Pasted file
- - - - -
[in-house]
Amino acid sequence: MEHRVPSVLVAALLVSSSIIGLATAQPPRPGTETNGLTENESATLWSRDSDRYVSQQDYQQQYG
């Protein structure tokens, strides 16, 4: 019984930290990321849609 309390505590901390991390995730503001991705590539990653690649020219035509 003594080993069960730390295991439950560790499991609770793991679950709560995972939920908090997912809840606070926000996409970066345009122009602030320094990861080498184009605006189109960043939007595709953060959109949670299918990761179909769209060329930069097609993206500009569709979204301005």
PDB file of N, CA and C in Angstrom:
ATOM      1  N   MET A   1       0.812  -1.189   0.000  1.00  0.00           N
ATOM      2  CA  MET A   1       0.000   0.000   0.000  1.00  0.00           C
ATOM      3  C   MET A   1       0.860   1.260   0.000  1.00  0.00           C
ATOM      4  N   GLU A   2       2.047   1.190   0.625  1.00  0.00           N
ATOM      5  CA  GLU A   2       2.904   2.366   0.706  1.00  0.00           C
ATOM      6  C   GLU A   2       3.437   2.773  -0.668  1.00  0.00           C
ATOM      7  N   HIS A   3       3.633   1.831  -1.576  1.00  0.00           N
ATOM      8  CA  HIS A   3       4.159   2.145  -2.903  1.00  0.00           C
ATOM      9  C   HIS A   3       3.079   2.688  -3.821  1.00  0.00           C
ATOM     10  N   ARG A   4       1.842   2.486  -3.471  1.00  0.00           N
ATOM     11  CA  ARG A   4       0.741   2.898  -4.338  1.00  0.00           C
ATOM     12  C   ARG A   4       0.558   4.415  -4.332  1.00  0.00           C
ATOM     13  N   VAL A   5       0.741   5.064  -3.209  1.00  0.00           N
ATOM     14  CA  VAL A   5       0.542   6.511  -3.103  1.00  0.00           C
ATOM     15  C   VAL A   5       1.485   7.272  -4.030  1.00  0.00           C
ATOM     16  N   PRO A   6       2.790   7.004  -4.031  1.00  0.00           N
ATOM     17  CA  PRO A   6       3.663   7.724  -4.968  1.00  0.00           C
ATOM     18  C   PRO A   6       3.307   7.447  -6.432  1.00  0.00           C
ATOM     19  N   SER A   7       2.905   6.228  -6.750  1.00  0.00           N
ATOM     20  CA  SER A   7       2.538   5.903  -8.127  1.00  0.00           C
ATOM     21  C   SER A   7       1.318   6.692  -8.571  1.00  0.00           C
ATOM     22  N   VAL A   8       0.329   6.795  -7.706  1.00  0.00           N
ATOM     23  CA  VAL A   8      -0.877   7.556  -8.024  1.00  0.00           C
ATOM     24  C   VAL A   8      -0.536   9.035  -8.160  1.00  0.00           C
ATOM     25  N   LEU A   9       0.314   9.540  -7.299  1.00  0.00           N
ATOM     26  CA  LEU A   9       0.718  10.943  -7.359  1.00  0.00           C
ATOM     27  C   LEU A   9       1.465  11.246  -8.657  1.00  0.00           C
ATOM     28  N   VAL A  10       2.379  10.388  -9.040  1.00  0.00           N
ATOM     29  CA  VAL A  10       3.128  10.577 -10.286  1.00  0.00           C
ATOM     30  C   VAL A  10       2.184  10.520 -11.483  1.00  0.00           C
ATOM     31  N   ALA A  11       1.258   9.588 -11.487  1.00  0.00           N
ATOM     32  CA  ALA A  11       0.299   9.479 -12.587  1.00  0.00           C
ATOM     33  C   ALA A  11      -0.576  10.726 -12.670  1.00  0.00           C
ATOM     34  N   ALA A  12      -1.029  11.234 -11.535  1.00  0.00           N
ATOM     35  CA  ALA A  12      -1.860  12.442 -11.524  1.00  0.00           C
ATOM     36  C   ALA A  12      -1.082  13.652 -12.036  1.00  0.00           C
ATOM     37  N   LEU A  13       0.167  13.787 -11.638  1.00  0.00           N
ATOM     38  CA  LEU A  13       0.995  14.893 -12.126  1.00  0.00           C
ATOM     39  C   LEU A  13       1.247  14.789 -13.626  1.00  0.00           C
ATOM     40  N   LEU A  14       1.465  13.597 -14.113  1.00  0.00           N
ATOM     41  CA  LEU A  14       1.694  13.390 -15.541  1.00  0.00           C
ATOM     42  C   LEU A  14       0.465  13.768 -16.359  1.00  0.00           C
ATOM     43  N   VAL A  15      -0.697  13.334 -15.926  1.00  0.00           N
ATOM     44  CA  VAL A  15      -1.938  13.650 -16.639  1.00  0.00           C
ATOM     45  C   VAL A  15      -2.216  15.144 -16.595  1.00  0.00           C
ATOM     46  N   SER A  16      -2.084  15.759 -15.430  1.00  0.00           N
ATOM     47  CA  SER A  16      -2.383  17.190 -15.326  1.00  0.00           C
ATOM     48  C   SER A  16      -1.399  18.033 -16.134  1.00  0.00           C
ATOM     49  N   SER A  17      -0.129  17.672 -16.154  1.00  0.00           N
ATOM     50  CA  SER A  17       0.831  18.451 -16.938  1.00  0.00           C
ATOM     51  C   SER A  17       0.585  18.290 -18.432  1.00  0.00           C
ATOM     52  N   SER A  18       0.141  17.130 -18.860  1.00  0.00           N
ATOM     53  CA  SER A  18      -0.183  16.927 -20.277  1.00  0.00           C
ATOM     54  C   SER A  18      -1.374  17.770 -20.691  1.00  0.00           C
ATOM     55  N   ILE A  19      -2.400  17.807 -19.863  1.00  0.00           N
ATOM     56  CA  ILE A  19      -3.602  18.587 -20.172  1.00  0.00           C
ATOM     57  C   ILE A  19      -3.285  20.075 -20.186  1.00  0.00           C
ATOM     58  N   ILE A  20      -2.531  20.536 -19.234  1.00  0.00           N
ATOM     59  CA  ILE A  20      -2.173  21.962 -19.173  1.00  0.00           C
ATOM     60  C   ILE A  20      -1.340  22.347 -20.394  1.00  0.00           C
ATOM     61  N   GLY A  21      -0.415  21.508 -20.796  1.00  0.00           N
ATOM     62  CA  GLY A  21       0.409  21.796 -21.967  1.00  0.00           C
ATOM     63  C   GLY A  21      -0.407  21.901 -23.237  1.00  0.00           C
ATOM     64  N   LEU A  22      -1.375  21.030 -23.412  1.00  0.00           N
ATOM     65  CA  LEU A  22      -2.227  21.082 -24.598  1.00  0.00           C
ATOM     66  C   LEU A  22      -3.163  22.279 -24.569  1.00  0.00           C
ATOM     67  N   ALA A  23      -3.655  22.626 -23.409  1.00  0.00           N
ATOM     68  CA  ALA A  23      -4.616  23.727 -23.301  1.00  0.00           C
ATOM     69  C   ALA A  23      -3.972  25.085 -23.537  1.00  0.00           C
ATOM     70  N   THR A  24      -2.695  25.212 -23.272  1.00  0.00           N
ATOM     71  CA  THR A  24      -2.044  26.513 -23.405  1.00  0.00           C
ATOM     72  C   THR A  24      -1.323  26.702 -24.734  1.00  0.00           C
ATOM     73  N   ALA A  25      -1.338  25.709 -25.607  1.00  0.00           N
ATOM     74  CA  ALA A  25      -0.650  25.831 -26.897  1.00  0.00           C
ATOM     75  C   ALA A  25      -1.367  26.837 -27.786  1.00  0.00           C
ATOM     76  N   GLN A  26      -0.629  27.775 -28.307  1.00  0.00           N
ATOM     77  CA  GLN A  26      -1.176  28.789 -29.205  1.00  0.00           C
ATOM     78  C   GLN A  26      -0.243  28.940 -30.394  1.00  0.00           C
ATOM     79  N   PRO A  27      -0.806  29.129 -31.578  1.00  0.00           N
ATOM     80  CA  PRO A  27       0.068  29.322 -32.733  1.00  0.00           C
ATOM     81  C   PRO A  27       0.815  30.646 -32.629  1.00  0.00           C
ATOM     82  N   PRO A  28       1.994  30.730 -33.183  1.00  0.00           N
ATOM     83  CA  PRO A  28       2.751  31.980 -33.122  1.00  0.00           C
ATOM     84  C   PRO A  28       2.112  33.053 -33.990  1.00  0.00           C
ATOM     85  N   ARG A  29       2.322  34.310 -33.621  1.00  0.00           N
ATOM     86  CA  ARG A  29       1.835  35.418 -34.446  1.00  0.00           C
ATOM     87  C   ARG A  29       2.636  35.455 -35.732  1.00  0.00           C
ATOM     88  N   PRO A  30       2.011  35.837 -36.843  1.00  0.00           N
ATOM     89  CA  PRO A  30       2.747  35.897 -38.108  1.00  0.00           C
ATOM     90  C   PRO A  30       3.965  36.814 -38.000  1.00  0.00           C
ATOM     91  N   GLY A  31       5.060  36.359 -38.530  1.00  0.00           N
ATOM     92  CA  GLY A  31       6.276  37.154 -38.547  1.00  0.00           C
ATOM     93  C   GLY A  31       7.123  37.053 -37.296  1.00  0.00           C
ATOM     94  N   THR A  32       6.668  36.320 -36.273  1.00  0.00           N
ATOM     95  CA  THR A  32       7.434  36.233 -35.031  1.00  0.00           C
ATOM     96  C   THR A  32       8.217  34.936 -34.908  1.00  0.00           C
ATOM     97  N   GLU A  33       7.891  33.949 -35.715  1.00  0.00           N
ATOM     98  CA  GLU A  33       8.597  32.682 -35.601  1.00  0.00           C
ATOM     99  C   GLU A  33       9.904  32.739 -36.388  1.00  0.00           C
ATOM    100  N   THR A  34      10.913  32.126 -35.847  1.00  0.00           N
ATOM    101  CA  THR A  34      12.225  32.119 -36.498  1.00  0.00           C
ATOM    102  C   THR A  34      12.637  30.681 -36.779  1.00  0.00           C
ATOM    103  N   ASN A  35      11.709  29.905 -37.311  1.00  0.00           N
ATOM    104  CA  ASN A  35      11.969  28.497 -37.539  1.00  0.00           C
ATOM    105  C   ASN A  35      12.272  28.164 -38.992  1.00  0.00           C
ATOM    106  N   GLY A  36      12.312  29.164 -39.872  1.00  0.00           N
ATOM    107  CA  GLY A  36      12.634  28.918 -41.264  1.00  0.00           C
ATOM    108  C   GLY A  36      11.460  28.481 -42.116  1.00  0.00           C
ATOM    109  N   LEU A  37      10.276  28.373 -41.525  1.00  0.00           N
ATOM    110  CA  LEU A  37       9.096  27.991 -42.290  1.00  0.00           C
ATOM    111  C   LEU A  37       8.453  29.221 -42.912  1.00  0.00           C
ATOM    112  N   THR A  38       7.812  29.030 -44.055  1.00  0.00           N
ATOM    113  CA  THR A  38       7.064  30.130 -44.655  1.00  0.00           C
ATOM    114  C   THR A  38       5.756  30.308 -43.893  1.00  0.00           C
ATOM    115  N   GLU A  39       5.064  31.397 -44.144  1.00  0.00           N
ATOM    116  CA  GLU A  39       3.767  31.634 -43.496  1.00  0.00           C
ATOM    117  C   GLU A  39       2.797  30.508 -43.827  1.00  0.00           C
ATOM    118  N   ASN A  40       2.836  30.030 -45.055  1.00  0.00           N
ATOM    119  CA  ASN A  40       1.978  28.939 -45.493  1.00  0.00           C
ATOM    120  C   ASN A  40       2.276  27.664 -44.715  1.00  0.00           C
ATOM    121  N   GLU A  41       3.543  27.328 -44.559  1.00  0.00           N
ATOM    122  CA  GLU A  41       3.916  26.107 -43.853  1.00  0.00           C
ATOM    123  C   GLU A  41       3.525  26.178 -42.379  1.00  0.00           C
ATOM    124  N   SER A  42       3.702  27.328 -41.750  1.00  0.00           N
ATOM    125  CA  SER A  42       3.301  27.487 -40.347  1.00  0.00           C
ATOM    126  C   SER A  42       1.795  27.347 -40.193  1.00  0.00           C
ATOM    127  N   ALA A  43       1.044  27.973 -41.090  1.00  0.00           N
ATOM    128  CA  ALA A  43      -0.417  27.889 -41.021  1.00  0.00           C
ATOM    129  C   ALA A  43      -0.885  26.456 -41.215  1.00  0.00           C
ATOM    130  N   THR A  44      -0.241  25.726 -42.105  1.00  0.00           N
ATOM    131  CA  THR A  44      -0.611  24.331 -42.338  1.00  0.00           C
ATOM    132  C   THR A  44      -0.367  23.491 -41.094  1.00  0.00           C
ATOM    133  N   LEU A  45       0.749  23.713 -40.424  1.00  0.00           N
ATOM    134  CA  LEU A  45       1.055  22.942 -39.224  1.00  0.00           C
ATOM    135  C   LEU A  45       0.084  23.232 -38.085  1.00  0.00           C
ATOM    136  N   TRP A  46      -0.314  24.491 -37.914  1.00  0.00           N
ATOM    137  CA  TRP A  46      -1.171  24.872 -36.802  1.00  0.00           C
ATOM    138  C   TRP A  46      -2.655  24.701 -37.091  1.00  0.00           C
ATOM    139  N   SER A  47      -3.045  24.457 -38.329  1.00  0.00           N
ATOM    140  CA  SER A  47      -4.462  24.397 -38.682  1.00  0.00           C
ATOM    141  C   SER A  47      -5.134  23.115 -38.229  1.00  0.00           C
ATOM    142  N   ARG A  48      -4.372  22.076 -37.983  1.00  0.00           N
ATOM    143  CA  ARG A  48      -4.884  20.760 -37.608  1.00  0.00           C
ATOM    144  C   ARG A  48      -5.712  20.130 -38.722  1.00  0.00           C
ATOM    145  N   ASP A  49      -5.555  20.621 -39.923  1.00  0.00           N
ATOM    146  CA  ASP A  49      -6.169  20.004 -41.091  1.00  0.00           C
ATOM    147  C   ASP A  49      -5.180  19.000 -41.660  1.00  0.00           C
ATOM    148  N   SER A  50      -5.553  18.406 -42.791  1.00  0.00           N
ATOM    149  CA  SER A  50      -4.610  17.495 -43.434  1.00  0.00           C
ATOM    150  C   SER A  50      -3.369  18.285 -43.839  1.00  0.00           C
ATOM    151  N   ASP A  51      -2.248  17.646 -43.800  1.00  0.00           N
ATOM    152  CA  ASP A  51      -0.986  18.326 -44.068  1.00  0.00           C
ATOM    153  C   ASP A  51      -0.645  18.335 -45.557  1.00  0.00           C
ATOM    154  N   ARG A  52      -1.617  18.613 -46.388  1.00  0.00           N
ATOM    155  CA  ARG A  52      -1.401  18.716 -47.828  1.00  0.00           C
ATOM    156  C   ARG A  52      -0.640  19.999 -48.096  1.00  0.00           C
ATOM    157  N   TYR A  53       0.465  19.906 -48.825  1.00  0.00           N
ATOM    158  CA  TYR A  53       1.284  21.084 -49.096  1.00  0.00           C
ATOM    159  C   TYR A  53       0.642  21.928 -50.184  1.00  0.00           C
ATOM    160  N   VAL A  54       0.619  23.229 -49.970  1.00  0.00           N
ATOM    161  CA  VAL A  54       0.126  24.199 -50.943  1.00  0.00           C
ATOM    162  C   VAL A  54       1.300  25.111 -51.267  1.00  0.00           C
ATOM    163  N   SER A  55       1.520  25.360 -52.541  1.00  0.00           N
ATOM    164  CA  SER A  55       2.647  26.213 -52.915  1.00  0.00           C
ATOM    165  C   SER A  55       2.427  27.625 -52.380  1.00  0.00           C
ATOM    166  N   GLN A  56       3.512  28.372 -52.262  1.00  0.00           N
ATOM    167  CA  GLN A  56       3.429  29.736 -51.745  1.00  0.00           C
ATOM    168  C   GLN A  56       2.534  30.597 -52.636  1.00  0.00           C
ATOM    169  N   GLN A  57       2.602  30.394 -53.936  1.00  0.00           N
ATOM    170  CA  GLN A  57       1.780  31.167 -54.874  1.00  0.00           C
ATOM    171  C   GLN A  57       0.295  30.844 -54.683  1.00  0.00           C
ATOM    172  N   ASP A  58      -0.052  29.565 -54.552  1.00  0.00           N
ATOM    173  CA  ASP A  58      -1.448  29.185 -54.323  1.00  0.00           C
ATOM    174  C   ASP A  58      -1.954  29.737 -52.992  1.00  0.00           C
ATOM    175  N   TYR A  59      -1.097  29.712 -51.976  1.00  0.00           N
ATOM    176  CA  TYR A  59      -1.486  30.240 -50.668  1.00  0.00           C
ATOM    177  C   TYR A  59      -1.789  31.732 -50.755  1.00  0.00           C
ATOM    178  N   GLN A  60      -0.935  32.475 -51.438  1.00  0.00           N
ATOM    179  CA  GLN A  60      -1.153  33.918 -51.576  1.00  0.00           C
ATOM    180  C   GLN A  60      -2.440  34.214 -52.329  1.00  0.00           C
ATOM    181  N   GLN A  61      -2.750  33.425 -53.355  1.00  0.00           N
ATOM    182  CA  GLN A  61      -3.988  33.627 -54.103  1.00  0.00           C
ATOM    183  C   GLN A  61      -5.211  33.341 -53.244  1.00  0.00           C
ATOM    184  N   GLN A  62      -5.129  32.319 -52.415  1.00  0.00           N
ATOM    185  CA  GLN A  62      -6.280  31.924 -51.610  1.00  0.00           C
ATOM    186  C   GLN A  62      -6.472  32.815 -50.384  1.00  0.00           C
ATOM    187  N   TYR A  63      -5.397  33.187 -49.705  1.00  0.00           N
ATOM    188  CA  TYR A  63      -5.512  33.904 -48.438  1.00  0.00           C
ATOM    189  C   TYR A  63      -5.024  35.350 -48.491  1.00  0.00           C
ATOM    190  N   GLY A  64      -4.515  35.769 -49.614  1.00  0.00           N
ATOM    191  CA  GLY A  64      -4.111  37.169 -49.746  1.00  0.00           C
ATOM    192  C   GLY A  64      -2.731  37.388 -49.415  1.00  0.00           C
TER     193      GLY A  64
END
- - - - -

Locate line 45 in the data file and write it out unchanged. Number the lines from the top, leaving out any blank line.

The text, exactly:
ATOM     41  CA  LEU A  14       1.694  13.390 -15.541  1.00  0.00           C